For a former diplomat to write a book with "revolution" in the title (leaderless or otherwise) might seem strange indeed. But then Carne Ross is not your average former diplomat. Ross spent many years working for the British government in a variety of countries, including Germany, Afghanistan and the US, where for a long time he was part of the British mission to the UN.
He resigned in September 2004 in connection with the war against Iraq. He had testified (in secret) to the official inquiry into the use of intelligence about Iraq’s alleged weapons of mass destruction, known as the Butler Inquiry. He wrote down all he thought about the war, including the available alternatives, its illegality, as he saw it, and what he regarded as the misrepresentation of what was known about Iraq’s weapons. He then realised he could no longer continue to work for the British government.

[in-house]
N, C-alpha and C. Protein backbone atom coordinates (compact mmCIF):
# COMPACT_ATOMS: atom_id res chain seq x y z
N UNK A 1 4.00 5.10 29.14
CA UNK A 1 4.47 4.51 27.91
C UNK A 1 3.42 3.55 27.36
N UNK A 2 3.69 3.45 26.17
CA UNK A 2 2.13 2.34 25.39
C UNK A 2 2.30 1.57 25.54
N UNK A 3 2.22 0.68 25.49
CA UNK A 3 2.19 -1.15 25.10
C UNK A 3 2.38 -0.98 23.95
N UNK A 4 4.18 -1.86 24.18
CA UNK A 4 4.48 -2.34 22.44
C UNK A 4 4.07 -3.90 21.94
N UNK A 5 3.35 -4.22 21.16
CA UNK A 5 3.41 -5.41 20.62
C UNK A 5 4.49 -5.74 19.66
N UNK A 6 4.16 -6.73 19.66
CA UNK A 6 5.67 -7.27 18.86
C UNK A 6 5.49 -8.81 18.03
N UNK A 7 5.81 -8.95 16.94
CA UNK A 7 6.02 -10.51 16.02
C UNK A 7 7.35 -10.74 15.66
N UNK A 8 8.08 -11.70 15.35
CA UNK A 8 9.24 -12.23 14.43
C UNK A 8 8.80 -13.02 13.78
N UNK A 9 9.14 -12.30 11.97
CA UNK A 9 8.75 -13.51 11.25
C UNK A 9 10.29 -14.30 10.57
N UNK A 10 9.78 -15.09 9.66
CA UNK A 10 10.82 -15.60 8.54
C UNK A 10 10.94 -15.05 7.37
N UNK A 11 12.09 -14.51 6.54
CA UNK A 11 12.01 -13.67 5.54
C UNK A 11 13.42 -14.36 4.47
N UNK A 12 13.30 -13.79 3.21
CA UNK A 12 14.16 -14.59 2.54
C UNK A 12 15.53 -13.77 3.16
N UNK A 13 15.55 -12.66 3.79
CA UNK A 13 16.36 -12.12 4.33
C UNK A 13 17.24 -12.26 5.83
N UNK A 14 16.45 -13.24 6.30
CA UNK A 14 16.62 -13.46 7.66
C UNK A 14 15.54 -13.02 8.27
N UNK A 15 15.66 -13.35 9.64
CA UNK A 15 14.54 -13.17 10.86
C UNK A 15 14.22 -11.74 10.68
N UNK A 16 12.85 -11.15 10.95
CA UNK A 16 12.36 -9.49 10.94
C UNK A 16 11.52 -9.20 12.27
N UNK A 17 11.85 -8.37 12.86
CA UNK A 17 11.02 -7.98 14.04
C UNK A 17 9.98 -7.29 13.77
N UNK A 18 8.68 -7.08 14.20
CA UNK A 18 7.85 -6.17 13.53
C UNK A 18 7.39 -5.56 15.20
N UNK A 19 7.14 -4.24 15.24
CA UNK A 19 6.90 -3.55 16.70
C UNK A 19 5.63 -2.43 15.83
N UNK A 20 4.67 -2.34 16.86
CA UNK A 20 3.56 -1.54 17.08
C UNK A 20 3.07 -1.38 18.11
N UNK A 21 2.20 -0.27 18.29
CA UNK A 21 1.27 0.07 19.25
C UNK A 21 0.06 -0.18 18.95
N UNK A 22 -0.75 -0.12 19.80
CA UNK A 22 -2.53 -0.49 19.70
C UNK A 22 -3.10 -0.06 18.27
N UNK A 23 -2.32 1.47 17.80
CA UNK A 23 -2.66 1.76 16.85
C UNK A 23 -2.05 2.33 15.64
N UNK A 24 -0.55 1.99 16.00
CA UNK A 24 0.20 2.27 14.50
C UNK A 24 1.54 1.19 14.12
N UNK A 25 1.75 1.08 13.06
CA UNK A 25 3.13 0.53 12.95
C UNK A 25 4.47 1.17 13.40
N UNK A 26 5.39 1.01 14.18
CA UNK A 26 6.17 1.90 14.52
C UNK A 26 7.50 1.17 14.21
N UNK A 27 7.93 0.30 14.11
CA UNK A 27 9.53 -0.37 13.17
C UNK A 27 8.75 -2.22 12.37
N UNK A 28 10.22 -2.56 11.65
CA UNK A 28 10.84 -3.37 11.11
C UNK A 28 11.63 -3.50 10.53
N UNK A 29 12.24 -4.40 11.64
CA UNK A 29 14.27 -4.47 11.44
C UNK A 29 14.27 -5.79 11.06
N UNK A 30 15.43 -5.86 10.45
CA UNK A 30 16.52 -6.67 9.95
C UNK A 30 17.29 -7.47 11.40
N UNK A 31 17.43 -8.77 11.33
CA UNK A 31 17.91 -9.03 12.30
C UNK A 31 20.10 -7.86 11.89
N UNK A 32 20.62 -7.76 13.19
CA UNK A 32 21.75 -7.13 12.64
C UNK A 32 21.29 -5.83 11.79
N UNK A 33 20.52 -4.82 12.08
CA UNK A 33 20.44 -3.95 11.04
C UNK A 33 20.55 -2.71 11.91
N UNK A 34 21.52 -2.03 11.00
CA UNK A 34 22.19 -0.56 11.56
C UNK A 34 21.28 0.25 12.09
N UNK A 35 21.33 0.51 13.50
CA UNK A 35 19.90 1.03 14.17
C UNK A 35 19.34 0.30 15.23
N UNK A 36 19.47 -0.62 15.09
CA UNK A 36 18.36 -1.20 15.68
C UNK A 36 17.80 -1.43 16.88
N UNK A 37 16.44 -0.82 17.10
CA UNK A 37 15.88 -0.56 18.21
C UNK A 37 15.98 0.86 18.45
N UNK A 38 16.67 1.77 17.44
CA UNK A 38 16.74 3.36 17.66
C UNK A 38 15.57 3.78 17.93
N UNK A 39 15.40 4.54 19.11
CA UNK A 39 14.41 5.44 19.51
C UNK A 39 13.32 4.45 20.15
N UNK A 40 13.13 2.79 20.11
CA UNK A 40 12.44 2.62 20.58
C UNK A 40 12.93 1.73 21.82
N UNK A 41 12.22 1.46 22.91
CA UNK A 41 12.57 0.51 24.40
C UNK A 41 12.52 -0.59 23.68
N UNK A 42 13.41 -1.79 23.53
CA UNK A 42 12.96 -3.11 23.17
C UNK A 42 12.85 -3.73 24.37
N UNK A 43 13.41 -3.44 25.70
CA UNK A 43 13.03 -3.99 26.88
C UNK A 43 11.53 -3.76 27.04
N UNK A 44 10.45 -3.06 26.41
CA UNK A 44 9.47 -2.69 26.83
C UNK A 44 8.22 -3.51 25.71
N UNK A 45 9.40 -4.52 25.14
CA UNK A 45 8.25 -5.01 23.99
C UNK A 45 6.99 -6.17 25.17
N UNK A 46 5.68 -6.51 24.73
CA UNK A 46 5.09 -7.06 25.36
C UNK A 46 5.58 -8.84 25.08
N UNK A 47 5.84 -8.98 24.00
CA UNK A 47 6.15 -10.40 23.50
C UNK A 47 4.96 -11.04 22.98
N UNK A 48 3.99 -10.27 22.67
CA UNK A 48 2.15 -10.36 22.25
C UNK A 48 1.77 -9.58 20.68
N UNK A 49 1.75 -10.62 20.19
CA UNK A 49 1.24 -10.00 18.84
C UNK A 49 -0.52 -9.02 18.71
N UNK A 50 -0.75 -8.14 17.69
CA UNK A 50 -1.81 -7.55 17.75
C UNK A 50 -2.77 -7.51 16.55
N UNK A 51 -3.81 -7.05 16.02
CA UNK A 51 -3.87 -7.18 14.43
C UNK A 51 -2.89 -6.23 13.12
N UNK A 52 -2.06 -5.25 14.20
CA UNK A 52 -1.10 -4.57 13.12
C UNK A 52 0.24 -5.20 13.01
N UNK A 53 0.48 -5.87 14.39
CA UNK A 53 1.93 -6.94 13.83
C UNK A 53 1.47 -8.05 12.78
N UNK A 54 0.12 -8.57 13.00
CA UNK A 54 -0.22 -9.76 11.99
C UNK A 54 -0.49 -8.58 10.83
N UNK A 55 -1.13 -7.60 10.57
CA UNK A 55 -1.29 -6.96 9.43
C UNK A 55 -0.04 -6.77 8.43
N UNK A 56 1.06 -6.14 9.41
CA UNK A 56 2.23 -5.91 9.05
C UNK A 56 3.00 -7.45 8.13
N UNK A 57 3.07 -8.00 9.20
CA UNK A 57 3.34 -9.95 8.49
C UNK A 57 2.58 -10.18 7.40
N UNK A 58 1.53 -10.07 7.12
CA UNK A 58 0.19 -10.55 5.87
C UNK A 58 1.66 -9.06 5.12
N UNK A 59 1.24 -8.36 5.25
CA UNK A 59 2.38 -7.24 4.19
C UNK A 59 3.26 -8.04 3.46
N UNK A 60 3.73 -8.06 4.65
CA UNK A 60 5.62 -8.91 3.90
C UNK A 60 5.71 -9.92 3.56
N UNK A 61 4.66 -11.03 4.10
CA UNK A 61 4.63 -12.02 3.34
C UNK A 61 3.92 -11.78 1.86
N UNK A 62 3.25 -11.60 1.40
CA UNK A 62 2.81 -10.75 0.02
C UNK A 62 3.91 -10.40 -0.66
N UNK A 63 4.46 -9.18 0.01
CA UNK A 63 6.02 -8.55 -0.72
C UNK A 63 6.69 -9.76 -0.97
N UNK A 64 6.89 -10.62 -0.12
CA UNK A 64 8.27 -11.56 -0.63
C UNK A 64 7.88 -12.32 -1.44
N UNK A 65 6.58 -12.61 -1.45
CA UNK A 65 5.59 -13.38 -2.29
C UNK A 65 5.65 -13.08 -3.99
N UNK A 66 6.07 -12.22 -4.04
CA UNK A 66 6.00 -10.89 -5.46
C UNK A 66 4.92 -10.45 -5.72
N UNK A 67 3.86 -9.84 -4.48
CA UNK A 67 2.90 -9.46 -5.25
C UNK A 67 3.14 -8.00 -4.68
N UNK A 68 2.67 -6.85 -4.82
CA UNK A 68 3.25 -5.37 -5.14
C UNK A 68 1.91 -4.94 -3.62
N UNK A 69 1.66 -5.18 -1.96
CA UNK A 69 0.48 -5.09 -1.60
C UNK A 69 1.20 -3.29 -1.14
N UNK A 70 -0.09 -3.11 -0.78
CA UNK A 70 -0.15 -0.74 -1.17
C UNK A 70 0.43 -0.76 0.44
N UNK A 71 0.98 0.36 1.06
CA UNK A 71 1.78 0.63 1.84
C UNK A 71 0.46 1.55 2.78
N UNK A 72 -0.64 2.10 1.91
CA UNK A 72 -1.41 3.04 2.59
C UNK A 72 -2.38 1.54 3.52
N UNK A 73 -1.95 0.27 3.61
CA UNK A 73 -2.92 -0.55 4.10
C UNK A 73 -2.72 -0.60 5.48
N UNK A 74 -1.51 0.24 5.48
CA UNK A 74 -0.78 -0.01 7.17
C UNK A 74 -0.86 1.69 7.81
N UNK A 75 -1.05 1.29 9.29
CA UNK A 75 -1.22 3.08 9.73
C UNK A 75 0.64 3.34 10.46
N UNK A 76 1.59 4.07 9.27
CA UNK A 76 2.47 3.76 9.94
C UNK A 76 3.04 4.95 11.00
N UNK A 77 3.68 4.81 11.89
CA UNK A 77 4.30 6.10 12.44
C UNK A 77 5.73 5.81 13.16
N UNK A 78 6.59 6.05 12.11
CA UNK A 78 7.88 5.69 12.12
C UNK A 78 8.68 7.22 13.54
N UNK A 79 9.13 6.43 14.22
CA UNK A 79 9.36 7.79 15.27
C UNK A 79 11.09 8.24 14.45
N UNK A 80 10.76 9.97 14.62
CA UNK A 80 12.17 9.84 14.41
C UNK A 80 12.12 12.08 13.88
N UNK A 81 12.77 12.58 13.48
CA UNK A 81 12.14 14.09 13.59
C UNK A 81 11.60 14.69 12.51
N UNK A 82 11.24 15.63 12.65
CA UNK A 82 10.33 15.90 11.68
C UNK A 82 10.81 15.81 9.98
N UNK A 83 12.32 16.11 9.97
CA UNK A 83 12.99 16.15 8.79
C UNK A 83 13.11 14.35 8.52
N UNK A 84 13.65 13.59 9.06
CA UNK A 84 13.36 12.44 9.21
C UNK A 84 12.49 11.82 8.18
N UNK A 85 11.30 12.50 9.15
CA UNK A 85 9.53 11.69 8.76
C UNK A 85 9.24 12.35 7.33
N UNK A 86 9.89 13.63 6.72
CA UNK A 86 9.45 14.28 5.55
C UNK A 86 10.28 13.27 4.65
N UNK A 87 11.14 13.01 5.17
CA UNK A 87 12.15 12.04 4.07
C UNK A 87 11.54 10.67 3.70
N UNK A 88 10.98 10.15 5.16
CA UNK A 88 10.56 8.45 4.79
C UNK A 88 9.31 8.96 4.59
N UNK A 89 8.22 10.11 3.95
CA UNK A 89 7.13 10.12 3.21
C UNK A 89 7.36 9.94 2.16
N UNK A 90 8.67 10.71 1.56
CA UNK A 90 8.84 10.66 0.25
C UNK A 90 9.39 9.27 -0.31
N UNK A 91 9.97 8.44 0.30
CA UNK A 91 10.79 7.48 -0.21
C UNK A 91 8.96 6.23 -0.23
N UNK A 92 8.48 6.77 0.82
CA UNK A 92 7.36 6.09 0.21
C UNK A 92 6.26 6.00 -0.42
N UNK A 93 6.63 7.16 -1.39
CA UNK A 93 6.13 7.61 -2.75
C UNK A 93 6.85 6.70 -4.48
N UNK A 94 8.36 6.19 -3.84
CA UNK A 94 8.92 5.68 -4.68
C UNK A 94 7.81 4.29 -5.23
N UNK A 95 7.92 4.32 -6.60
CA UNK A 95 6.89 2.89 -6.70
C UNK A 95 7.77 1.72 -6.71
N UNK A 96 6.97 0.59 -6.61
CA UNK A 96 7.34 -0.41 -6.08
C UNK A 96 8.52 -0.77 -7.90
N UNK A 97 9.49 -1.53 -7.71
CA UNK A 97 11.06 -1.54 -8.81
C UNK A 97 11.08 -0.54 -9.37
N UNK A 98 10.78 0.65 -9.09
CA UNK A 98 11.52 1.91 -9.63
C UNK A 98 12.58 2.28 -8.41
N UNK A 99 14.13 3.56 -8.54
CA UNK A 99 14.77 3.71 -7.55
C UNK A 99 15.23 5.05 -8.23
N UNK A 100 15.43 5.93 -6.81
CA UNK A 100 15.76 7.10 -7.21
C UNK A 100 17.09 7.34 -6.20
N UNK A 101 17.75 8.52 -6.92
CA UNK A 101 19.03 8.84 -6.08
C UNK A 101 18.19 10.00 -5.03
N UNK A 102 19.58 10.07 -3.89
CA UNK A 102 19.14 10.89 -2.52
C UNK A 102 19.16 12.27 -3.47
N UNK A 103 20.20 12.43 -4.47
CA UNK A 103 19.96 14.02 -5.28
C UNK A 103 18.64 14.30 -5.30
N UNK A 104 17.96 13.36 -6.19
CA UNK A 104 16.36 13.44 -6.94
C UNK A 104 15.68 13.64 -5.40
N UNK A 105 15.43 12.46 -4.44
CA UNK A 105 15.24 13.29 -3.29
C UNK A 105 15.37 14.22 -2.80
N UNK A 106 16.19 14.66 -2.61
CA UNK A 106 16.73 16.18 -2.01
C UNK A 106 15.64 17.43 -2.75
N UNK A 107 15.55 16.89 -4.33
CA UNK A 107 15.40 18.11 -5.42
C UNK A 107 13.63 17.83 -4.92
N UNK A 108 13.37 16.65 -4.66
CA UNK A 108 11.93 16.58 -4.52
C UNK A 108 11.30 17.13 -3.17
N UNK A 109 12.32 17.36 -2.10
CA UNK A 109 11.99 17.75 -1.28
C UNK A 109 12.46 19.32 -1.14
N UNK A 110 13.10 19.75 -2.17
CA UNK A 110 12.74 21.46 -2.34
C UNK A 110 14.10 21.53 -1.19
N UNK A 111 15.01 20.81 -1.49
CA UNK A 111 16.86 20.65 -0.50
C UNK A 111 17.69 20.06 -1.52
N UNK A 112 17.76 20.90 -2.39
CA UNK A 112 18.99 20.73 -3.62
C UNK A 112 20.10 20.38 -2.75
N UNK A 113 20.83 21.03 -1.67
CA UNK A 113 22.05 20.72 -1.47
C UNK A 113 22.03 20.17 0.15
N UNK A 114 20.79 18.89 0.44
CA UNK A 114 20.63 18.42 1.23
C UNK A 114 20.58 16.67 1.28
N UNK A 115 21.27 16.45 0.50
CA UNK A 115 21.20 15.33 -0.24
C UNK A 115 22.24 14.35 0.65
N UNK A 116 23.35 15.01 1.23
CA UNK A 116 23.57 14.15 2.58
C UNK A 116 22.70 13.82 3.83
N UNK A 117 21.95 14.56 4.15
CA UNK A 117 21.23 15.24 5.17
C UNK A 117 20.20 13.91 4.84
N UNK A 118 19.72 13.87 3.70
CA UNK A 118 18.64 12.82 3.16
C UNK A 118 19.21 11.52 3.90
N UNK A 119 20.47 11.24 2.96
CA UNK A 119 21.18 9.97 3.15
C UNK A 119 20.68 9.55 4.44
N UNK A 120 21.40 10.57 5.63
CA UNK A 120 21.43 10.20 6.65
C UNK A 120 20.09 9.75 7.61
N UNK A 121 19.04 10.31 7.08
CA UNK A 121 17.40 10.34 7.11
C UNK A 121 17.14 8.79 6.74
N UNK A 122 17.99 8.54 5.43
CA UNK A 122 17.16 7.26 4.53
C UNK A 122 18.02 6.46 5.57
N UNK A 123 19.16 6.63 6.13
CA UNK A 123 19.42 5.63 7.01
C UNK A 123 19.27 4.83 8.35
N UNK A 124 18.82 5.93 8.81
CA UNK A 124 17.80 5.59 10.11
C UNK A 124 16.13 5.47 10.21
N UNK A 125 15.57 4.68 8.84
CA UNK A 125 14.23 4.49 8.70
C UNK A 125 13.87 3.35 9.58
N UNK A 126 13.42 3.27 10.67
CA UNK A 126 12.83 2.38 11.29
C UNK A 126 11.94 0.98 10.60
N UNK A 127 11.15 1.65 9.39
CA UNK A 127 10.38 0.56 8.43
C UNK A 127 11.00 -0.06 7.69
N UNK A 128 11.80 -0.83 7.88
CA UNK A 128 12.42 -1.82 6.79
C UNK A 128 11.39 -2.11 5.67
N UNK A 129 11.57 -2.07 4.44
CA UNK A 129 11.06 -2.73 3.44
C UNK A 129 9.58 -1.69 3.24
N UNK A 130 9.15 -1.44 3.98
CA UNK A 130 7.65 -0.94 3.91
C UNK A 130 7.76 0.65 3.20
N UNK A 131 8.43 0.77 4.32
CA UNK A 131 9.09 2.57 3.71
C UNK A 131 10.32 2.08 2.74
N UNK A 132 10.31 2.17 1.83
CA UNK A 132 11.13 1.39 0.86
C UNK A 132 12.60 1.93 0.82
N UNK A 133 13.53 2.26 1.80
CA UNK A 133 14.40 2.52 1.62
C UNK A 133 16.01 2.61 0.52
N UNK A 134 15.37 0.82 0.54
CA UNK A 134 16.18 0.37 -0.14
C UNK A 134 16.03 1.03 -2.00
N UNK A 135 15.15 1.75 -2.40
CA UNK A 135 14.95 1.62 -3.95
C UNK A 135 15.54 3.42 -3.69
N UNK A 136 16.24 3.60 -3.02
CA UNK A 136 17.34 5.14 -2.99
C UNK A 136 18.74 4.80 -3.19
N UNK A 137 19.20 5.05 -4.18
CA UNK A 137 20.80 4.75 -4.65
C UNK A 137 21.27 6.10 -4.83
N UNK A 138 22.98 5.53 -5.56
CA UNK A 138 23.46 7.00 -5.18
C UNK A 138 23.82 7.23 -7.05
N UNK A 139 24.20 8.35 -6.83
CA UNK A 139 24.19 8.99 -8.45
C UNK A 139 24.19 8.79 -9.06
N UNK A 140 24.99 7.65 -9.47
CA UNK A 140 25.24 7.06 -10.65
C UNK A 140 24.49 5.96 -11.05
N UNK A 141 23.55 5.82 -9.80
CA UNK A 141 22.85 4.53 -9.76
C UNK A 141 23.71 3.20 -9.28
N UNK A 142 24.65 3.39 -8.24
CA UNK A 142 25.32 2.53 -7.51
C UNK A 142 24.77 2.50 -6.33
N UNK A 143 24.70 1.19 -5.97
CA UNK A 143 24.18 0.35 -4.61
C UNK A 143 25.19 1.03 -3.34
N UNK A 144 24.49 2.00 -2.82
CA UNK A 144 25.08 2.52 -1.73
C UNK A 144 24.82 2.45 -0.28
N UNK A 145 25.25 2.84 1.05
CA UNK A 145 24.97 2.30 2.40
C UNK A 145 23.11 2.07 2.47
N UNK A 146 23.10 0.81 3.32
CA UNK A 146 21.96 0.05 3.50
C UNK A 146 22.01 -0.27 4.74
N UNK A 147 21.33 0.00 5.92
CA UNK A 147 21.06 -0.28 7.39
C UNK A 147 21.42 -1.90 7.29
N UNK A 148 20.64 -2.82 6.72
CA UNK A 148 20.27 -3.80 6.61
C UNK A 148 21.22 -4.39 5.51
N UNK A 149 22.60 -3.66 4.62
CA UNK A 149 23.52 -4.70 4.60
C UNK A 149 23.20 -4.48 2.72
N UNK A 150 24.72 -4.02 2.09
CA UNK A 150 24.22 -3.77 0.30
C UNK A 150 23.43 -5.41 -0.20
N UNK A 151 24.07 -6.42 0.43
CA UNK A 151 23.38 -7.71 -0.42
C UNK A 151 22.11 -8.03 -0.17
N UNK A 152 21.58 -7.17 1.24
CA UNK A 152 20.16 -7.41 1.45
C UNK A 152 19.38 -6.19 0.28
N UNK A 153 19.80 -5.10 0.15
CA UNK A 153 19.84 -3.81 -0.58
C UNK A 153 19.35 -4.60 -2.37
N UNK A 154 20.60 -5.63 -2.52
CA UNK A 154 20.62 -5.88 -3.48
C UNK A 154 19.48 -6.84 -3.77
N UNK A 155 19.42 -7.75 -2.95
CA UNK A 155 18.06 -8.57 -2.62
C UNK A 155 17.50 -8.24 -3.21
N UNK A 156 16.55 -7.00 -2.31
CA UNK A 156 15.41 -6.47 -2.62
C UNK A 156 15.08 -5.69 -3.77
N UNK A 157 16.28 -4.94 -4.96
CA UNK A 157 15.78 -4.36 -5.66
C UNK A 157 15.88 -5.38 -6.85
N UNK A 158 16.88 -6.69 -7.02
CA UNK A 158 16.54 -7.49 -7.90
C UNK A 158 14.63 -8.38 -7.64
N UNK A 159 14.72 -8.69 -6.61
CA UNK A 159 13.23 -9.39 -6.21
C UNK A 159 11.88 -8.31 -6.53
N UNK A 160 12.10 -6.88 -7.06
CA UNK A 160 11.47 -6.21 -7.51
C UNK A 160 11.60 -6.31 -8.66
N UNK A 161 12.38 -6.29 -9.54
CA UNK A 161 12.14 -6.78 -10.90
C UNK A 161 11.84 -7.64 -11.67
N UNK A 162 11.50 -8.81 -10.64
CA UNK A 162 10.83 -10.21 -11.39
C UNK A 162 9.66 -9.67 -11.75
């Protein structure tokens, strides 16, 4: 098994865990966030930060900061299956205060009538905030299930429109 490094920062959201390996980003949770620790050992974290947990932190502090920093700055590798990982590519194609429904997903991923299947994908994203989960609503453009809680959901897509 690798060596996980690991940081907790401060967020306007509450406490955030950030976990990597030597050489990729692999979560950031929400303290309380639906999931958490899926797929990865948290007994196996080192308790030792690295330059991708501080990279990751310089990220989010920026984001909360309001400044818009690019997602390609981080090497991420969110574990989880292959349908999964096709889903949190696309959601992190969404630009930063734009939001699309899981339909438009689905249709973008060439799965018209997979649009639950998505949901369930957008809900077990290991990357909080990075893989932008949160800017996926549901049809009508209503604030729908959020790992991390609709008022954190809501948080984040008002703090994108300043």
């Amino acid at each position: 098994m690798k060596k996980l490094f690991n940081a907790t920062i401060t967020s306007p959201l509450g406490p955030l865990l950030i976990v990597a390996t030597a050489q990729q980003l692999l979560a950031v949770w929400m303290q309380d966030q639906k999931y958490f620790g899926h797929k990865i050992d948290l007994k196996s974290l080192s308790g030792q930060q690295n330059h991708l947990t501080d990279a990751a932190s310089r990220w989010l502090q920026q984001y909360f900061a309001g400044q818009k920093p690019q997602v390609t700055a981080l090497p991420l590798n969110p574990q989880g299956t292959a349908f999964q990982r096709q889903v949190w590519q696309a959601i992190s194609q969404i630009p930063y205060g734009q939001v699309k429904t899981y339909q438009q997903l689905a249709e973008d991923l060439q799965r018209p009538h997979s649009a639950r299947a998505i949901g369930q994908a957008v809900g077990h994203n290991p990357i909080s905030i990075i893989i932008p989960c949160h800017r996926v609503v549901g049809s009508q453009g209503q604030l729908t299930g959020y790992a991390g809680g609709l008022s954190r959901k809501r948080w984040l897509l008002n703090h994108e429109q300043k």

That could have been it. Ross might have taken a different turn and started an entirely new career in a different field. Instead he set up an initiative he called Independent Diplomat, with the aim of assisting some "hidden voices" to get a hearing on the international scene.
In the course of his questioning about why some voices are hidden and others are heard loud and clear, Ross’ thinking encountered the issues of who actually holds power in the world and how that power can be challenged. In his latest book he examines those two matters in detail. His analysis is not restricted to political power in the narrow sense but takes in the power of economic might, which is arguably much more important than, say, the voting formalities of what is usually called "democracy".
Read the full story in The Budapest Times.